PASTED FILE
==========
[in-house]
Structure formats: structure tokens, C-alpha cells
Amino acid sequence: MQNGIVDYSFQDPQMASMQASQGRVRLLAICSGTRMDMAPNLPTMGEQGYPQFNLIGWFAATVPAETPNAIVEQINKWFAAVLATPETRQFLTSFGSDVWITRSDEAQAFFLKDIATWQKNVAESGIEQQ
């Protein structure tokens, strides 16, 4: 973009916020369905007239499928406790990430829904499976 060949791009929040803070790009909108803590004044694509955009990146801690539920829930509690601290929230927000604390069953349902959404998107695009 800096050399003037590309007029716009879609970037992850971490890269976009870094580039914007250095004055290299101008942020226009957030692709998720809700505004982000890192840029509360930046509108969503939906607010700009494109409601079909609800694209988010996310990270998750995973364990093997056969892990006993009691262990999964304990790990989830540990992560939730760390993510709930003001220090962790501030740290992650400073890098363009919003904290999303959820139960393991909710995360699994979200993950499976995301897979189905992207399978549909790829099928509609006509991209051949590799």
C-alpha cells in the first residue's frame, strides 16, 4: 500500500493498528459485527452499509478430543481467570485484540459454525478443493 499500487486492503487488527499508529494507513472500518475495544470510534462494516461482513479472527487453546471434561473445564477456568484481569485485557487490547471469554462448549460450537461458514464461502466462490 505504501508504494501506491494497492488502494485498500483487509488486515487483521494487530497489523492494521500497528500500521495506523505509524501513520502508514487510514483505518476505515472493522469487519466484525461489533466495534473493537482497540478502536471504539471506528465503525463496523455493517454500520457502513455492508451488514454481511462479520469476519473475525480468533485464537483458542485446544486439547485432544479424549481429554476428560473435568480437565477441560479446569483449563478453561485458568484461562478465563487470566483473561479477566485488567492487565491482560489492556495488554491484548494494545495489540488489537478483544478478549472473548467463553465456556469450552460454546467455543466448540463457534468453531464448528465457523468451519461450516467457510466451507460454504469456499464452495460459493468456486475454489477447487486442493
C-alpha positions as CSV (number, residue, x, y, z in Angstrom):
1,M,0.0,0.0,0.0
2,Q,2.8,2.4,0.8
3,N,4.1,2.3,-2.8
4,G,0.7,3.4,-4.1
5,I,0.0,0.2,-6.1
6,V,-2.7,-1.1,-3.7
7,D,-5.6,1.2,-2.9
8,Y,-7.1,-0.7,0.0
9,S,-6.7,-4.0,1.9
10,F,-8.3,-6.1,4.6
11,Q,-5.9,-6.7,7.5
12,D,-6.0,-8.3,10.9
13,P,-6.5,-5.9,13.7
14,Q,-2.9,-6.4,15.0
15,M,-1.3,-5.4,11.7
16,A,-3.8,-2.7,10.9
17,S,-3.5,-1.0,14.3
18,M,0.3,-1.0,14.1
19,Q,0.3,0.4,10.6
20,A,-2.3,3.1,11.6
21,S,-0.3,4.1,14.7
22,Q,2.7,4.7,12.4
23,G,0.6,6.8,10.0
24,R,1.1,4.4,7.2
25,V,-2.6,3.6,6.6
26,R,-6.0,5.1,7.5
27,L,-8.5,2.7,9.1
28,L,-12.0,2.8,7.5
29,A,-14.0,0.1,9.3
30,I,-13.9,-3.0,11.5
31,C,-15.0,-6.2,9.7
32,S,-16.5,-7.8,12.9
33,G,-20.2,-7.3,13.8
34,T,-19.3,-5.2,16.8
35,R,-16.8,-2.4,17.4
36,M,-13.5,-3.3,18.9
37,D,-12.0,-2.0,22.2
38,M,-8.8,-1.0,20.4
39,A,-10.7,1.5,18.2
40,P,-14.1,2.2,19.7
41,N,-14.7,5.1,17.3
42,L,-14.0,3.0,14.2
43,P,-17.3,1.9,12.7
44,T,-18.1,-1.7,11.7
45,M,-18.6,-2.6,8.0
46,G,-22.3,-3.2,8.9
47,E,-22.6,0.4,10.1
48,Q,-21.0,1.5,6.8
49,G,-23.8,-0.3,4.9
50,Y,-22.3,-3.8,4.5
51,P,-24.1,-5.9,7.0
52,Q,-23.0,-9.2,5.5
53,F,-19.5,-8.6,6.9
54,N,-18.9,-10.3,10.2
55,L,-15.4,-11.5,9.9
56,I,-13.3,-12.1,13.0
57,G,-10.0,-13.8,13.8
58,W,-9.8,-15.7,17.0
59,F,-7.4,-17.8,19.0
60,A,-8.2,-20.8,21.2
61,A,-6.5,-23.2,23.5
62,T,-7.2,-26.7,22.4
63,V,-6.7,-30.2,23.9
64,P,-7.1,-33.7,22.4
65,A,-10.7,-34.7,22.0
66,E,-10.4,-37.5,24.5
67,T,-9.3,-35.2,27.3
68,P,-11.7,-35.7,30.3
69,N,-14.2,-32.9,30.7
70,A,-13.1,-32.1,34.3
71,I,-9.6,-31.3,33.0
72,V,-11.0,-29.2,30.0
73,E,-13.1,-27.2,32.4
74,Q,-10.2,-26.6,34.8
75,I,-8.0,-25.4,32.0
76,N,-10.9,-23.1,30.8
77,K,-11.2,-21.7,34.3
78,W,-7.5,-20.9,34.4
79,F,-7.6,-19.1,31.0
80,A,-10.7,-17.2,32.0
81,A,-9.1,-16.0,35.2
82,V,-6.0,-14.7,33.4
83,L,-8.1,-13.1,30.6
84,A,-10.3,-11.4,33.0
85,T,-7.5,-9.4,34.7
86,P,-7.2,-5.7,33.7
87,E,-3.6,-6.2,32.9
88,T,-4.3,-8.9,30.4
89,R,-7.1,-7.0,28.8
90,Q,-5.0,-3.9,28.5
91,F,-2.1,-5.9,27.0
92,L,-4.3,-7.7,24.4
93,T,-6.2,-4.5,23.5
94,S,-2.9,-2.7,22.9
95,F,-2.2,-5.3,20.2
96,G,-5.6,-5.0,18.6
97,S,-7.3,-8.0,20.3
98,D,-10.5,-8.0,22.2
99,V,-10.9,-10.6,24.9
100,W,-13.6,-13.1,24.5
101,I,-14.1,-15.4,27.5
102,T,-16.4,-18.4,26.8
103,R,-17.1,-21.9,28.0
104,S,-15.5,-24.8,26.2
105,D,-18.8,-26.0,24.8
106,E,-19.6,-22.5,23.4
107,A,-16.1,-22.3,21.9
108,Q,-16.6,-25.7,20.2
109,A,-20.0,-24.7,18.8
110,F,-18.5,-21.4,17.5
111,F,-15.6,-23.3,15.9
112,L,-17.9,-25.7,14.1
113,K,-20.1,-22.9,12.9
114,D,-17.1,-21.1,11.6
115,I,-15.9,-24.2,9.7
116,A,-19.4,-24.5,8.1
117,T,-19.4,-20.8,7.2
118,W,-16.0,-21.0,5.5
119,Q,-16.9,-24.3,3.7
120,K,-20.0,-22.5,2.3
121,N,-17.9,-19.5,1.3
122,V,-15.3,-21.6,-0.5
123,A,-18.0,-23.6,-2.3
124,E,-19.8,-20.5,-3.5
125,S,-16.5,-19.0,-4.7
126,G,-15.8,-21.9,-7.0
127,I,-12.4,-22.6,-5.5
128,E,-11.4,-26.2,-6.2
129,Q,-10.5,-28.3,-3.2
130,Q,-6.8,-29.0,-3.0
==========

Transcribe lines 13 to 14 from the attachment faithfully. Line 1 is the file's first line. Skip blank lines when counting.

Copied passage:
7,D,-5.6,1.2,-2.9
8,Y,-7.1,-0.7,0.0